I recently picked up a few…well 5 pots from Adam Holden. If you are not familiar, he is an American Bonsai Potter (taught by Master Yoshiyuki Kawada) and his work is wonderful. You can see more of Adam’s work here: American Bonsai Ceramics
Here is a link to works by Master Kawada
I’m a big fan of European (there’s gonna be an Erin pot in here!) and American Potters.
Don’t get me wrong I don’t dislike Japanese and Chinese pots, especially the antique ones, however I really like western pottery. The pots are interesting, unique…and almost all of the time “one of a kind.”
I’m getting excited writing this. For now they are on display. I have some trees in mind but to be honest when it comes to matching pots to trees…I let it happen. Can’t force it!
Plus I’m constantly getting new trees so, there is no rush.
Anyway enough of my babbling and lets get to the pots!
The pot below is by Adam. Made in 2015.
It is made with sand, and slightly bigger than palm size. Unless you have Sasquatch Palms in that case, well….good luck with that!
The plan is to use this one for a small Elm Forest that is currently in the works.
Wonderful texture being made with sand and the pitting adds a great effect.
I like that there 8 total wholes for tie downs and 2 drain holes. Very convenient.
Next up is an amazing little crescent pot the size of a tennis ball. Mystery pot by a potter with the chop mark “CRS.” Adam forgot who (He acquired it 15 years ago)…but will get back to me on this one:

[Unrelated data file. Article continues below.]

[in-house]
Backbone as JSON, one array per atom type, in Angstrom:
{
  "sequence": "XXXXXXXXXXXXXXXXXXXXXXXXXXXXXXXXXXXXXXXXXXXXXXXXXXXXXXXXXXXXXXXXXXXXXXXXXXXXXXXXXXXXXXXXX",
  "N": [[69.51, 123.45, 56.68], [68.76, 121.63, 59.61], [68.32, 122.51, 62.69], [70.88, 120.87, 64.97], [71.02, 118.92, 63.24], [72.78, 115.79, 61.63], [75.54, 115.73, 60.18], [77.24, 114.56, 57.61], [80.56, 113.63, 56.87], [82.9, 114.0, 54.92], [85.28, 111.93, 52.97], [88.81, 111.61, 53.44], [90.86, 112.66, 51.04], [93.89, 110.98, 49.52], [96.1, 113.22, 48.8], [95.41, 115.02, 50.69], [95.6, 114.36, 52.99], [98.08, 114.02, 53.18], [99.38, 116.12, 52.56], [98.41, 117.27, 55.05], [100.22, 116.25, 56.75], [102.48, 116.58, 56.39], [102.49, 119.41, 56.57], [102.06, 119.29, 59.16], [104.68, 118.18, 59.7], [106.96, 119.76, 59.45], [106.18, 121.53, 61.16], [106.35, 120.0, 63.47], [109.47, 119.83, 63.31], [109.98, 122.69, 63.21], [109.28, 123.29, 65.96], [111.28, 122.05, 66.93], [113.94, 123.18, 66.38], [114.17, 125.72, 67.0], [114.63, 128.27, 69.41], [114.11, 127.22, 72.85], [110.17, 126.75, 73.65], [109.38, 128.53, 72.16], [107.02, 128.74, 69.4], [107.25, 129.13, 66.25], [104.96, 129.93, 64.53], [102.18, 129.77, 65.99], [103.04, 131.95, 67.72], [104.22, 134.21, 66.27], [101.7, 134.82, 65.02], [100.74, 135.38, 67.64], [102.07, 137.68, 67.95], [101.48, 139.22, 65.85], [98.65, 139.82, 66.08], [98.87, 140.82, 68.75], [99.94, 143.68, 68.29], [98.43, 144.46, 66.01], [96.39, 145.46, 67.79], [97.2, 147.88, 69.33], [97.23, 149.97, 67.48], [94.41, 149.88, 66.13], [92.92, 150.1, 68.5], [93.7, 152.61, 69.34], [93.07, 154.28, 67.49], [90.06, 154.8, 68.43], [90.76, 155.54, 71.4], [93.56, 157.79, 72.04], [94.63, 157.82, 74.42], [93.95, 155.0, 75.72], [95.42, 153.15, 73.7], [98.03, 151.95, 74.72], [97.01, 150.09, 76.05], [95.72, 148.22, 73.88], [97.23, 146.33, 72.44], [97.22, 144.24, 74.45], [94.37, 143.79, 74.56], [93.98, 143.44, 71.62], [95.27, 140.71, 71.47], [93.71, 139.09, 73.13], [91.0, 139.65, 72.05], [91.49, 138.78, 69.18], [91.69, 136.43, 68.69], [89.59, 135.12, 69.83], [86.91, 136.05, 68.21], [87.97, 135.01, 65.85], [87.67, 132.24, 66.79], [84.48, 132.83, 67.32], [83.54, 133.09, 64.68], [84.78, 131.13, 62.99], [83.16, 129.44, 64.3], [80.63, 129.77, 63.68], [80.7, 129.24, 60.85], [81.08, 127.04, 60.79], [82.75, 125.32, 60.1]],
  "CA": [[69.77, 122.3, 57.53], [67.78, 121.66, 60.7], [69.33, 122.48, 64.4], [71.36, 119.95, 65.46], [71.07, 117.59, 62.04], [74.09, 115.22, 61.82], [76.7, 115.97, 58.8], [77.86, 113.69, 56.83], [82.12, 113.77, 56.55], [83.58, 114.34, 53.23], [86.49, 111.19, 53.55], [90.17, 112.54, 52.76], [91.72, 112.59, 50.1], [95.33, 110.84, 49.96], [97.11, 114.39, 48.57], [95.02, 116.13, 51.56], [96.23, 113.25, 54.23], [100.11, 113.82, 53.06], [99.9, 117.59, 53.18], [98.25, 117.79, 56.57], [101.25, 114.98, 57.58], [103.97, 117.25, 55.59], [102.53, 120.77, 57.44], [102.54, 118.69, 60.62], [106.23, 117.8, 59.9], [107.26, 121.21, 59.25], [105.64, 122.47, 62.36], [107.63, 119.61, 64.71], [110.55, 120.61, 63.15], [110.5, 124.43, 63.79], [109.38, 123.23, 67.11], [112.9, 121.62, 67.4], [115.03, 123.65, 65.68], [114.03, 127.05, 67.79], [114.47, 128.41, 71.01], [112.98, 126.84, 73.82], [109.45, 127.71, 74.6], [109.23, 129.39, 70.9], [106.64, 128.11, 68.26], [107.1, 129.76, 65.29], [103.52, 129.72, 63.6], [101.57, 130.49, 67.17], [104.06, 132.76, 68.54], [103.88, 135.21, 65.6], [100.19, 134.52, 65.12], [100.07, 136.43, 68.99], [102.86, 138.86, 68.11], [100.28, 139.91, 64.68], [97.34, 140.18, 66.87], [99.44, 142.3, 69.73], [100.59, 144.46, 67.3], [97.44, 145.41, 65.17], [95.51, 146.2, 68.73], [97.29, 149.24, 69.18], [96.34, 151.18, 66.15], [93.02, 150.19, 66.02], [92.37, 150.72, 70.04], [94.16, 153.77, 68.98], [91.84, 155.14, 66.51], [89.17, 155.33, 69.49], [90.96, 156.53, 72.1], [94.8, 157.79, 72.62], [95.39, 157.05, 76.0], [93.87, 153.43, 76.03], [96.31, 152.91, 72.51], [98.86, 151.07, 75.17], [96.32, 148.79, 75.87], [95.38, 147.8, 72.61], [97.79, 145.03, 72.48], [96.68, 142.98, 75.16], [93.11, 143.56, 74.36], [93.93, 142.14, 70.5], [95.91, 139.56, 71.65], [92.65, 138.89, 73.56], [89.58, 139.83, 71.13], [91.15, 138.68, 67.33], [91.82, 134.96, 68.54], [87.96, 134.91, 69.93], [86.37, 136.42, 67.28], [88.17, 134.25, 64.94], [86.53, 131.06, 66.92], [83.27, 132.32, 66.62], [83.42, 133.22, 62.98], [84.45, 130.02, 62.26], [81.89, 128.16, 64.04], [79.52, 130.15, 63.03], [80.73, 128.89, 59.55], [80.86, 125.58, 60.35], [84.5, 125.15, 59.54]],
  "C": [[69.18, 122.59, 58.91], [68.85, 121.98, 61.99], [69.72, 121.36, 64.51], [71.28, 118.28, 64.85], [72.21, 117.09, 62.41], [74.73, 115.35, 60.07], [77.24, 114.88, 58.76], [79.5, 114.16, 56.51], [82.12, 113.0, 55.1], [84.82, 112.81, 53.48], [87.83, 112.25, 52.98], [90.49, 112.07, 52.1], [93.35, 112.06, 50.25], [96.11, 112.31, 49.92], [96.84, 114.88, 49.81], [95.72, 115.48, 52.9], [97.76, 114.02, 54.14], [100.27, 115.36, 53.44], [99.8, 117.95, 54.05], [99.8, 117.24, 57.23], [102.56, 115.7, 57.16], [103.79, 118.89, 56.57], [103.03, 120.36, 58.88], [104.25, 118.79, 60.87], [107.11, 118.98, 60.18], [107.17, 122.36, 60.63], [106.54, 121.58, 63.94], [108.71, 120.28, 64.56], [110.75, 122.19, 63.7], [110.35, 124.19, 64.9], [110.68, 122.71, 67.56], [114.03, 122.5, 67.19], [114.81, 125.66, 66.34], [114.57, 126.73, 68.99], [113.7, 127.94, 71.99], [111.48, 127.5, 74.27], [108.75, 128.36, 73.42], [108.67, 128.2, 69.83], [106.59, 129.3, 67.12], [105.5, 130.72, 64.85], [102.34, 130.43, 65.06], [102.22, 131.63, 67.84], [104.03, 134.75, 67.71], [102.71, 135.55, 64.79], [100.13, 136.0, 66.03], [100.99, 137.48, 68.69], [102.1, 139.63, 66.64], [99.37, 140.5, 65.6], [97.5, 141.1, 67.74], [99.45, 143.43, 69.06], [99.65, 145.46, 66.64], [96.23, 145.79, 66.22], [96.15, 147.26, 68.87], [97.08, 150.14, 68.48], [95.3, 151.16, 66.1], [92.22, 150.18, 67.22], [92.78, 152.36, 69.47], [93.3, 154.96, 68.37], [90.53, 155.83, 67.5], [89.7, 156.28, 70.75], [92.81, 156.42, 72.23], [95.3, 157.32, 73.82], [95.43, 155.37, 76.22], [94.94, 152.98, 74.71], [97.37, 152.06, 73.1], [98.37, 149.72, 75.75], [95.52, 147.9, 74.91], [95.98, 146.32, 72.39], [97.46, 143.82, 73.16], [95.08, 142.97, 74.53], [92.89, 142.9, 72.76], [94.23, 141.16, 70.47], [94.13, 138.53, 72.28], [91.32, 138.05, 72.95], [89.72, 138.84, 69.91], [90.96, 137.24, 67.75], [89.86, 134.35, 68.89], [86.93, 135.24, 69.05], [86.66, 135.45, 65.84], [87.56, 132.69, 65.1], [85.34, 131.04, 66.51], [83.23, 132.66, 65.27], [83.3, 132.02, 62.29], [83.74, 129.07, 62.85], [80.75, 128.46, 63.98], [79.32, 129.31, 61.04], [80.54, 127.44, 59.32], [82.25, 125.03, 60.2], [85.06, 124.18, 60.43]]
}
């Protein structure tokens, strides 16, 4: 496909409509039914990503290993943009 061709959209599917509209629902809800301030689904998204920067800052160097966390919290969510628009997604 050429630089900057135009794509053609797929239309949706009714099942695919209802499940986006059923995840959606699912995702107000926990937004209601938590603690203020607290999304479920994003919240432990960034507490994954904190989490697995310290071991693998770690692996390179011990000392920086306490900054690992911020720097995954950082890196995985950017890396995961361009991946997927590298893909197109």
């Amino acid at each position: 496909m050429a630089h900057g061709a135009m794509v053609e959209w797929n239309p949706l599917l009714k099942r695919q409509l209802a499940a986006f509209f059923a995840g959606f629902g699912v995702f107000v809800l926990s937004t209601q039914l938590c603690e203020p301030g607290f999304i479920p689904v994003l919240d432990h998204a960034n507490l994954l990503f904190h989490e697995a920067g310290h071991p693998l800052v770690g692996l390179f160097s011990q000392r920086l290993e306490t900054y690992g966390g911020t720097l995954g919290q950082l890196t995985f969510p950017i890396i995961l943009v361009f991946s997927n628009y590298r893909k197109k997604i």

I really like the primitive approach on this pot. Cracks, Crags and Craters!!
It features a well placed notch on one side, making the display of a cascade tree that much more impactful:
In a small pot, frequent watering is required. Much more than a shohin or larger potted tree (Wait….isn’t that the long way of saying Bone-Sigh?). Stagnant water is no issue here with a good sized drain hole:
And this one is an earlier Erin pot from when he first started using illmenite in glaze. It adds a nice dark brown/black hue to the pot.
Even though it’s one of Victor’s earlier pots, it’s still well crafted.
The texture and pitting on the edges give it a nice lunar / meteoric feel in hand!
Chop mark both inside and out.
The next one below is also by Adam. A well executed oval made of a sandy clay.
Features a nicely applied and textured band of glaze all around
Clean lines throughout and well drained.
Last but not least, is a freebie Adam threw in and was a total surprise..I love surprises! He made this one out of a half dried piece of clay. It’s tiny at just about 2 inches across.
These pictures do not do the glaze justice at all. The glaze is deep green to blue, changing with the light and has a great luster to it.
Chop located inside the pot.
I’m happy to get this post out as I was bed ridden for a week with a high fever, and still getting better. A real blast, let me tell you.
There are many posts half written here and on paper that I need to complete and am still playing catch up on tree maintenance and the like.
Thank you for your patience and I hope you have enjoyed the pots tonight!